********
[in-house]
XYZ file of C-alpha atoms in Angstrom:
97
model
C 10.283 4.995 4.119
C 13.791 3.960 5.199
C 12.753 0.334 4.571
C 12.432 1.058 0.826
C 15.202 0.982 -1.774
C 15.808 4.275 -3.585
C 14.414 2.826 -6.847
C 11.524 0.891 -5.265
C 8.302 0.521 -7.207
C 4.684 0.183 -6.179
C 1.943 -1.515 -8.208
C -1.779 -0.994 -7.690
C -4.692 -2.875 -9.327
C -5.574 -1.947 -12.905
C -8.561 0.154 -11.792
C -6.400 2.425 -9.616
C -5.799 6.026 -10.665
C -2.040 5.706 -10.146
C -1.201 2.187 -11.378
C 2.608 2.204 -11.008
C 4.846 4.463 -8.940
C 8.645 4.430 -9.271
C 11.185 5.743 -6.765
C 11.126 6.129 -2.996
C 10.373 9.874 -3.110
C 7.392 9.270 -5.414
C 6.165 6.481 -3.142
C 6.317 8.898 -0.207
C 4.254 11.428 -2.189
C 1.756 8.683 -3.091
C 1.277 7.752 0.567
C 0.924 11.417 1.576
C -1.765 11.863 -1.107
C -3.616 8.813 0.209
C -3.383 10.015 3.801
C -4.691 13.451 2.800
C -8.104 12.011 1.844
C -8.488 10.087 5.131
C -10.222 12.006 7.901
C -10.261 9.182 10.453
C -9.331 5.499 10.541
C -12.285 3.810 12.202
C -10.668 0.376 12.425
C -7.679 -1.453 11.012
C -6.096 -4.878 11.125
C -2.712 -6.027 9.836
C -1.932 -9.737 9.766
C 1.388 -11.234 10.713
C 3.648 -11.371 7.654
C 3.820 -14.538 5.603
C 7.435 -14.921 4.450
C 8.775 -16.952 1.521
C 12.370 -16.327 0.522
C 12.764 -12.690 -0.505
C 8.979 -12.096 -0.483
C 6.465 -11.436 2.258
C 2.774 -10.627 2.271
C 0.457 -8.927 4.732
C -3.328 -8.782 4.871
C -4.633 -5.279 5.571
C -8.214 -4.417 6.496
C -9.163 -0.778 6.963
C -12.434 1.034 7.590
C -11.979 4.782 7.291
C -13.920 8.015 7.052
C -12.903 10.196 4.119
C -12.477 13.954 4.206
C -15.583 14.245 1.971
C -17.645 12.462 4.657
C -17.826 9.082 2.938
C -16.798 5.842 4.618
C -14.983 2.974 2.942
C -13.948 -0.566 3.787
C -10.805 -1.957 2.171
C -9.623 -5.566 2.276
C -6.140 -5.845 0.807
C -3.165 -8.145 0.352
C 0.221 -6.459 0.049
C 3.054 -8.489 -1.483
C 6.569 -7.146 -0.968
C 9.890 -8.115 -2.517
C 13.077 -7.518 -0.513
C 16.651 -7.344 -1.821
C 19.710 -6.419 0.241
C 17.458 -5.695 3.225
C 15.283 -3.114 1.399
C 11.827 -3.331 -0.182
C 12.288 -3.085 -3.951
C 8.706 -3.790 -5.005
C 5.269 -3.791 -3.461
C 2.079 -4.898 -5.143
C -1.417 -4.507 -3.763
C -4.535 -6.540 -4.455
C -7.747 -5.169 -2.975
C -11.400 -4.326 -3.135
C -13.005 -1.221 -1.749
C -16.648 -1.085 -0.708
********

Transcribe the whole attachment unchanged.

[in-house]
XYZ file of C-alpha atoms in Angstrom:
97
model
C 10.283 4.995 4.119
C 13.791 3.960 5.199
C 12.753 0.334 4.571
C 12.432 1.058 0.826
C 15.202 0.982 -1.774
C 15.808 4.275 -3.585
C 14.414 2.826 -6.847
C 11.524 0.891 -5.265
C 8.302 0.521 -7.207
C 4.684 0.183 -6.179
C 1.943 -1.515 -8.208
C -1.779 -0.994 -7.690
C -4.692 -2.875 -9.327
C -5.574 -1.947 -12.905
C -8.561 0.154 -11.792
C -6.400 2.425 -9.616
C -5.799 6.026 -10.665
C -2.040 5.706 -10.146
C -1.201 2.187 -11.378
C 2.608 2.204 -11.008
C 4.846 4.463 -8.940
C 8.645 4.430 -9.271
C 11.185 5.743 -6.765
C 11.126 6.129 -2.996
C 10.373 9.874 -3.110
C 7.392 9.270 -5.414
C 6.165 6.481 -3.142
C 6.317 8.898 -0.207
C 4.254 11.428 -2.189
C 1.756 8.683 -3.091
C 1.277 7.752 0.567
C 0.924 11.417 1.576
C -1.765 11.863 -1.107
C -3.616 8.813 0.209
C -3.383 10.015 3.801
C -4.691 13.451 2.800
C -8.104 12.011 1.844
C -8.488 10.087 5.131
C -10.222 12.006 7.901
C -10.261 9.182 10.453
C -9.331 5.499 10.541
C -12.285 3.810 12.202
C -10.668 0.376 12.425
C -7.679 -1.453 11.012
C -6.096 -4.878 11.125
C -2.712 -6.027 9.836
C -1.932 -9.737 9.766
C 1.388 -11.234 10.713
C 3.648 -11.371 7.654
C 3.820 -14.538 5.603
C 7.435 -14.921 4.450
C 8.775 -16.952 1.521
C 12.370 -16.327 0.522
C 12.764 -12.690 -0.505
C 8.979 -12.096 -0.483
C 6.465 -11.436 2.258
C 2.774 -10.627 2.271
C 0.457 -8.927 4.732
C -3.328 -8.782 4.871
C -4.633 -5.279 5.571
C -8.214 -4.417 6.496
C -9.163 -0.778 6.963
C -12.434 1.034 7.590
C -11.979 4.782 7.291
C -13.920 8.015 7.052
C -12.903 10.196 4.119
C -12.477 13.954 4.206
C -15.583 14.245 1.971
C -17.645 12.462 4.657
C -17.826 9.082 2.938
C -16.798 5.842 4.618
C -14.983 2.974 2.942
C -13.948 -0.566 3.787
C -10.805 -1.957 2.171
C -9.623 -5.566 2.276
C -6.140 -5.845 0.807
C -3.165 -8.145 0.352
C 0.221 -6.459 0.049
C 3.054 -8.489 -1.483
C 6.569 -7.146 -0.968
C 9.890 -8.115 -2.517
C 13.077 -7.518 -0.513
C 16.651 -7.344 -1.821
C 19.710 -6.419 0.241
C 17.458 -5.695 3.225
C 15.283 -3.114 1.399
C 11.827 -3.331 -0.182
C 12.288 -3.085 -3.951
C 8.706 -3.790 -5.005
C 5.269 -3.791 -3.461
C 2.079 -4.898 -5.143
C -1.417 -4.507 -3.763
C -4.535 -6.540 -4.455
C -7.747 -5.169 -2.975
C -11.400 -4.326 -3.135
C -13.005 -1.221 -1.749
C -16.648 -1.085 -0.708